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Soil erosion may threaten global food security

May 12th, 2015 / SciDevNet

Soils are being lost faster than they are being naturally produced in many parts of the world. In addition, there is increased pressure on farmland from non-food uses, such as crops being grown for biofuels, and there may be future shortages of rock phosphate, which is used to make fertiliser. …

Kenyan government urged to lift its ban that on GMO imports

May 9th, 2015 / Coast Week, Kenya

Scientists meeting in Nairobi have urged the government to lift the ban that was imposed on the importation of Genetically Modified Organisms (GMOs) in 2012. The Open Forum for Agricultural Biotechnology in Africa (OFAB) said that the ban has slowed down the momentum that Kenya has built in agricultural research. …

Forests, trees and landscapes for food security and nutrition

May 9th, 2015 / International Union of Forest Research Organisations, Austria

About one in nine people globally still suffer from hunger with the majority of the hungry living in Africa and Asia. The world’s forests have great potential to improve their nutrition and ensure their livelihoods. In fact, forests and forestry are essential to achieve food security as the limits of …

What does the world eat?

May 8th, 2015 / FAO

FAO provides updated data on what we eat and what food’s available – from 245 countries and regions. Read …

Is 2015 The Year Soil Becomes Climate Change’s Hottest Topic?

May 5th, 2015 / Climate Progress, UK

Soils — and the microbes that live within them — store three times as much carbon as is in the atmosphere, and four and a half times as much as in all plants and animals. “If the soil carbon reserve is not managed properly,” said Rattan Lal, director of the …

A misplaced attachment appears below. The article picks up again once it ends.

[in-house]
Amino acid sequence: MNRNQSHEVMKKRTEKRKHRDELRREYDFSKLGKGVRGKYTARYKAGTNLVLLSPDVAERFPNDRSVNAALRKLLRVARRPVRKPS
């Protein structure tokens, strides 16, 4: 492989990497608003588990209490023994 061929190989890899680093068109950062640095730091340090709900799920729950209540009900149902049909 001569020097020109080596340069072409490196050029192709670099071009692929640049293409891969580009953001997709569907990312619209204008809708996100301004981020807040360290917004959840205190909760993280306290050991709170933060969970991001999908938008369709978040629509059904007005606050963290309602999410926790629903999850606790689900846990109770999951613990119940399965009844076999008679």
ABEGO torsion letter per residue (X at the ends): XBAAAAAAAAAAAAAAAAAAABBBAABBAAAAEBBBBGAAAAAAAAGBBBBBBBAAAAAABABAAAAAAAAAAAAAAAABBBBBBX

Farmers turn wild sunflowers into low cost fertilizer

May 5th, 2015 / Farmbiz Africa

A group of farmers in Gatanga have found a way to produce local fertilizer that is delivering a much cheaper and more effective alternative to synthetic fertliser and a new business opportunity at grassroots level. The liquid fertiliser is made from a plant that grows wild in rural areas of …

What do we really know about glyphosate?

May 5th, 2015 / National Geographic, US

Seeds have been genetically engineered to tolerate glyphhosate so farmers can apply it to entire fields without destroying crops. As a result, its use has skyrocketed but some experts say research is needed exploring what happens to it in the environment and how much people are exposed. Read …

The future of food: growing more with the same land

May 4th, 2015 / The Conversation, UK

There are three main reasons why the productivity of existing farmland will need to dramatically increase in the next 40 years.
The world’s population is unlikely to stabilise this century and is on course to reach up to 12 billion by 2100. That’s double the existing population and a lot of …

How I Got Converted to G.M.O. Food

May 4th, 2015 / New York Times, USA

Mark Lynas writes “A lifelong environmentalist, I opposed genetically modified foods in the past. Fifteen years ago, I even participated in vandalizing field trials in Britain. Then I changed my mind. After writing two books on the science of climate change, I decided I could no longer continue taking a …

African food demand to rise 60 per cent by 2030

May 4th, 2015 / African Farming

Demand for food in sub-Saharan Africa will rise by 60 per cent by 2030, according to the World Bank. A report by the group, entitled ‘Ending Poverty and Hunger by 2030: An Agenda for the Global Food System’ called for pre-emptive action from governments across the continent to increase agricultural …